alternator problem

Discussion in 'Homesteading Questions' started by sue currin, Nov 14, 2005.

  1. sue currin

    sue currin Well-Known Member

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    I have put brushes in ford alternators before, but I have a Honda CRX 1989 and was wondering if I could rebuild that alternator with a brush kit.
     
  2. fordy

    fordy Well-Known Member

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    .............Most alternators are rebuildable with the requisite parts but you could also have some defective diodes which rectify the Ac voltage into dc voltage . I'd price a rebuilt unit to "see" what the cost is . fordy... :goodjob:
     

  3. sue currin

    sue currin Well-Known Member

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    thank you fordy. I would go to a junk yard. but thay don't exsiste here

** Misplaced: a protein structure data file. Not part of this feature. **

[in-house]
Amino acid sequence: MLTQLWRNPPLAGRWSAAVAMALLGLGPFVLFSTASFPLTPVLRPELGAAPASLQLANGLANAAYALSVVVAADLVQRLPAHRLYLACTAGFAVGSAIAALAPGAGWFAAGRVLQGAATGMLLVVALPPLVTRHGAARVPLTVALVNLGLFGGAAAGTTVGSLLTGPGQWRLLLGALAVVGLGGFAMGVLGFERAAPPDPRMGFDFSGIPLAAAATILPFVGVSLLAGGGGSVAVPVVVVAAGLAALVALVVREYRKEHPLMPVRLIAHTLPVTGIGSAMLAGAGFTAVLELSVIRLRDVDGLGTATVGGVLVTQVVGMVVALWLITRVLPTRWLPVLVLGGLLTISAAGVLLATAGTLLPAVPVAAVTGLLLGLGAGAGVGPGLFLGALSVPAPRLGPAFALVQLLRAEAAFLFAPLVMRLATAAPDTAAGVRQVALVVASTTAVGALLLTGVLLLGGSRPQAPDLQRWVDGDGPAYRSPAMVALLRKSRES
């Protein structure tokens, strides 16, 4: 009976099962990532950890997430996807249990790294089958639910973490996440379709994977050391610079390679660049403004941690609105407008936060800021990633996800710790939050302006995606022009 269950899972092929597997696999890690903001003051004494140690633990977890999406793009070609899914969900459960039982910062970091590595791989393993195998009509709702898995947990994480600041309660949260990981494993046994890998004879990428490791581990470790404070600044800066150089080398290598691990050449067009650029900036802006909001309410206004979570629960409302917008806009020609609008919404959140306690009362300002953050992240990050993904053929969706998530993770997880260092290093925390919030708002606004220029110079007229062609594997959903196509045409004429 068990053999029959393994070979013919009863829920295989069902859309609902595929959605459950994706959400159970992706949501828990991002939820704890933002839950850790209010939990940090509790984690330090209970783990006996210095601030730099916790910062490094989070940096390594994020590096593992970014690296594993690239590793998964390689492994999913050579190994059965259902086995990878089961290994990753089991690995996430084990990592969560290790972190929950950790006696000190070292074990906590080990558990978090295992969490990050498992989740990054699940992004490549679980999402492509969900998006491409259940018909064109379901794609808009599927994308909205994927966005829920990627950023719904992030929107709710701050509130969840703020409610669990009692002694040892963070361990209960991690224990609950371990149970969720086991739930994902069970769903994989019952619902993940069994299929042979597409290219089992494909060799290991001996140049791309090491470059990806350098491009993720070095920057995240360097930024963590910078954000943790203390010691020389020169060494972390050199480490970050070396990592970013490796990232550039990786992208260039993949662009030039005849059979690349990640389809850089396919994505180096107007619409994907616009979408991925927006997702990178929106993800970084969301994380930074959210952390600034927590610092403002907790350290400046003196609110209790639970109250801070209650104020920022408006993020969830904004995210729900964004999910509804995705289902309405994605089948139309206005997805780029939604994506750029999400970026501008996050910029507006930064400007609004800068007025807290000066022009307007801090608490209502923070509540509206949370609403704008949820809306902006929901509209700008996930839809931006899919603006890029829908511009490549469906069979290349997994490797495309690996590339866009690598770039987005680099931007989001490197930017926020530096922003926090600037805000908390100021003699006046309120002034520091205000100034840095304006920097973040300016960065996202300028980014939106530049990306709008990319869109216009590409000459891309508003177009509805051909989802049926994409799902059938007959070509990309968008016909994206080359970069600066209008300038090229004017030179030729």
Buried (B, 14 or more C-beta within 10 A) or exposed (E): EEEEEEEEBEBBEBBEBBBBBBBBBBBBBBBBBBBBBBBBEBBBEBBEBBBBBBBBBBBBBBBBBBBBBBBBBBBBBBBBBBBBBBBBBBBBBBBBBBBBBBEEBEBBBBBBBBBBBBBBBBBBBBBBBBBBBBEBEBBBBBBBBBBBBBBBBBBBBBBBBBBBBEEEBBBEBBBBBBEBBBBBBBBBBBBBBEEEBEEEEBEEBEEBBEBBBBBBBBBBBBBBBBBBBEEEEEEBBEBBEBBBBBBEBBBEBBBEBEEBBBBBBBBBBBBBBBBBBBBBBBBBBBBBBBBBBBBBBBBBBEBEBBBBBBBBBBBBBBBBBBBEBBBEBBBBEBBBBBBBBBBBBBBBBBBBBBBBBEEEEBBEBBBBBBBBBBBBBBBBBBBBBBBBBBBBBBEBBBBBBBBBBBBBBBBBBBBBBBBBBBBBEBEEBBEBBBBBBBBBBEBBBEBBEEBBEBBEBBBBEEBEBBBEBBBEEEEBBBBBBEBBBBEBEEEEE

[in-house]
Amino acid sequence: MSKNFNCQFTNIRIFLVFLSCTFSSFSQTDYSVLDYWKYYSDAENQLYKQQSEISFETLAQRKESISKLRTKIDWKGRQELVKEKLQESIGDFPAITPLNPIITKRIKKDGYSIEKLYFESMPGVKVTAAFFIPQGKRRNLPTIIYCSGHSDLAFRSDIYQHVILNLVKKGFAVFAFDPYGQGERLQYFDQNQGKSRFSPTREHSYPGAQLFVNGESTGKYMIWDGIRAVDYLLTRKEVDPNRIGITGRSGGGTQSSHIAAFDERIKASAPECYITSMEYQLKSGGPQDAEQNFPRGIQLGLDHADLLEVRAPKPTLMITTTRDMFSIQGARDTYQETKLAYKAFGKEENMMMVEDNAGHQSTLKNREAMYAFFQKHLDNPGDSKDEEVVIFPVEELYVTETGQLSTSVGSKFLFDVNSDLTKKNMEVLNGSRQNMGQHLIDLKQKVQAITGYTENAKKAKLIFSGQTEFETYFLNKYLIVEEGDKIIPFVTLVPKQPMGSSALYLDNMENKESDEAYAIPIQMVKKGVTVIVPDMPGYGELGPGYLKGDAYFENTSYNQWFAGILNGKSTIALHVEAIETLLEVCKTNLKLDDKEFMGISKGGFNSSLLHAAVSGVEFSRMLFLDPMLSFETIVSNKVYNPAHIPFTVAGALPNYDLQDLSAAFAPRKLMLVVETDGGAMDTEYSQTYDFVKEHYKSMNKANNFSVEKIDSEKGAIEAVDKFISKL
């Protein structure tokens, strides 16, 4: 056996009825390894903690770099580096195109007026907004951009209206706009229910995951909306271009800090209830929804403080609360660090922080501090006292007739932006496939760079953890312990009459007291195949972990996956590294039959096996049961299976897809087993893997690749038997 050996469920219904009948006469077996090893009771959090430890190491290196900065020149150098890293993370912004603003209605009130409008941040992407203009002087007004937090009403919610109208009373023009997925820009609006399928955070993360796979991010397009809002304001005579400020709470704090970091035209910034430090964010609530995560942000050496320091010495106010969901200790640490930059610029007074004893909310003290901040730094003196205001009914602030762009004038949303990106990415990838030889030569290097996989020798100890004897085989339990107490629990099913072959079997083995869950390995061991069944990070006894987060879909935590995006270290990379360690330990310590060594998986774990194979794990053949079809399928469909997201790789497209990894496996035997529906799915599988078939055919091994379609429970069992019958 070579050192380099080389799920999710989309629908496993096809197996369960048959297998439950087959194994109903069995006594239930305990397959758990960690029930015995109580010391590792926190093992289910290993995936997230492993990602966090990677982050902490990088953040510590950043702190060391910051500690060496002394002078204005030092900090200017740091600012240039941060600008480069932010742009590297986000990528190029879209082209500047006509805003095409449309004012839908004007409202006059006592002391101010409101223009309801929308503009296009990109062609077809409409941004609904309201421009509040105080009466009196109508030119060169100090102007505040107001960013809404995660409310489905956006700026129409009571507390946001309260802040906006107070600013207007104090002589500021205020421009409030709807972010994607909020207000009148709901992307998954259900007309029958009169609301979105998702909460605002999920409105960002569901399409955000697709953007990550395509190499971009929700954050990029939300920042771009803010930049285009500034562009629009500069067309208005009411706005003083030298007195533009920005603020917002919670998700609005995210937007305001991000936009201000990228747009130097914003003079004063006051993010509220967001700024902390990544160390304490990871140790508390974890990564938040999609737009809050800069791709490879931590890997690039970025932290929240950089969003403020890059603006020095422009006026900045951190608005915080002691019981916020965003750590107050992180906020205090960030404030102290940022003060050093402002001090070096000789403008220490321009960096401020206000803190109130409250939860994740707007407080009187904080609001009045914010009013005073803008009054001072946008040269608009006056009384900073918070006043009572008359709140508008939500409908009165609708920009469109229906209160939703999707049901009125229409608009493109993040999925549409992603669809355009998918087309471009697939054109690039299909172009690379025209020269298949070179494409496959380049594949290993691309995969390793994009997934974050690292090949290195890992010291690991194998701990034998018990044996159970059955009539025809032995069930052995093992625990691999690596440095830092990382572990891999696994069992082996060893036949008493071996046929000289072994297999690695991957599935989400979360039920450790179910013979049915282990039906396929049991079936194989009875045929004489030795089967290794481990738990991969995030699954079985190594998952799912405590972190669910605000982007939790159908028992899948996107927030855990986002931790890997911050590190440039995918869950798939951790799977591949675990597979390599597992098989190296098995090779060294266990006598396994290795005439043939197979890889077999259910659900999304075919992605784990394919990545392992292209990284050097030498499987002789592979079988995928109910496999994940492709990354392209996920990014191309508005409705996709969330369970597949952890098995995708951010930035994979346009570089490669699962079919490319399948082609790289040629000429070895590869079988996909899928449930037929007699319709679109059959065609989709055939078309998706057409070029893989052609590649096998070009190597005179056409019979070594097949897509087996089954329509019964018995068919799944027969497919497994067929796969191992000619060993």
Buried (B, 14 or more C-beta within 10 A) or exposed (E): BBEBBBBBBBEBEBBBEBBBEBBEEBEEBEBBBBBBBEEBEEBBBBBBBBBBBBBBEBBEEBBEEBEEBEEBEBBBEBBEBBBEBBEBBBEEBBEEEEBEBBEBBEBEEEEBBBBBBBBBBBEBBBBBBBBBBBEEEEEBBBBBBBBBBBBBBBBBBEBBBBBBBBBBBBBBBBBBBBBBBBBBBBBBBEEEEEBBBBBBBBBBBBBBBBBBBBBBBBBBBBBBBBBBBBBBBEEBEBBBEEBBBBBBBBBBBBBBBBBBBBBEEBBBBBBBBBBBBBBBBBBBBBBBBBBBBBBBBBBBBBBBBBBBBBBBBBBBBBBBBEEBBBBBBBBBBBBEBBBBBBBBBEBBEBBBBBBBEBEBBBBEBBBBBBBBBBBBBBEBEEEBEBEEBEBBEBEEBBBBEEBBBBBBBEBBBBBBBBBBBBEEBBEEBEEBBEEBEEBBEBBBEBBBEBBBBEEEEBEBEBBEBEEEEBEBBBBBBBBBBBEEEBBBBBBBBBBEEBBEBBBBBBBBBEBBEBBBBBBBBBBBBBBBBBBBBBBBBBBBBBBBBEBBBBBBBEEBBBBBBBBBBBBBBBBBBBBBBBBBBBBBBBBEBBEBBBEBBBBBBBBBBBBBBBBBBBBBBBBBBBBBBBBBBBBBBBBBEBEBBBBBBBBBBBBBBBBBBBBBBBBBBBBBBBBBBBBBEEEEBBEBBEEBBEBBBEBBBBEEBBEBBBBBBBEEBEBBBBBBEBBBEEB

4. mightybooboo

    mightybooboo Well-Known Member

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    Pricey little bugger,110 dollars with a 55 dollar core charge at Autozone.Didnt see a rebuild kit.

    BooBoo
     
  5. fordy

    fordy Well-Known Member

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    ...........Parts for honda's are priced the same way they are for diesel trucks....they are OVER priced . I'd take that alternator and see IF you can find one that is the same configuration with the bolt holes in the same place . Then , since alternators function about like husbands (they go round , and round and get hot :buds: ) , some better than others :eek: I'll bet you can locate one that will work for alot less money . Did I make any sense ? fordy... :sleep: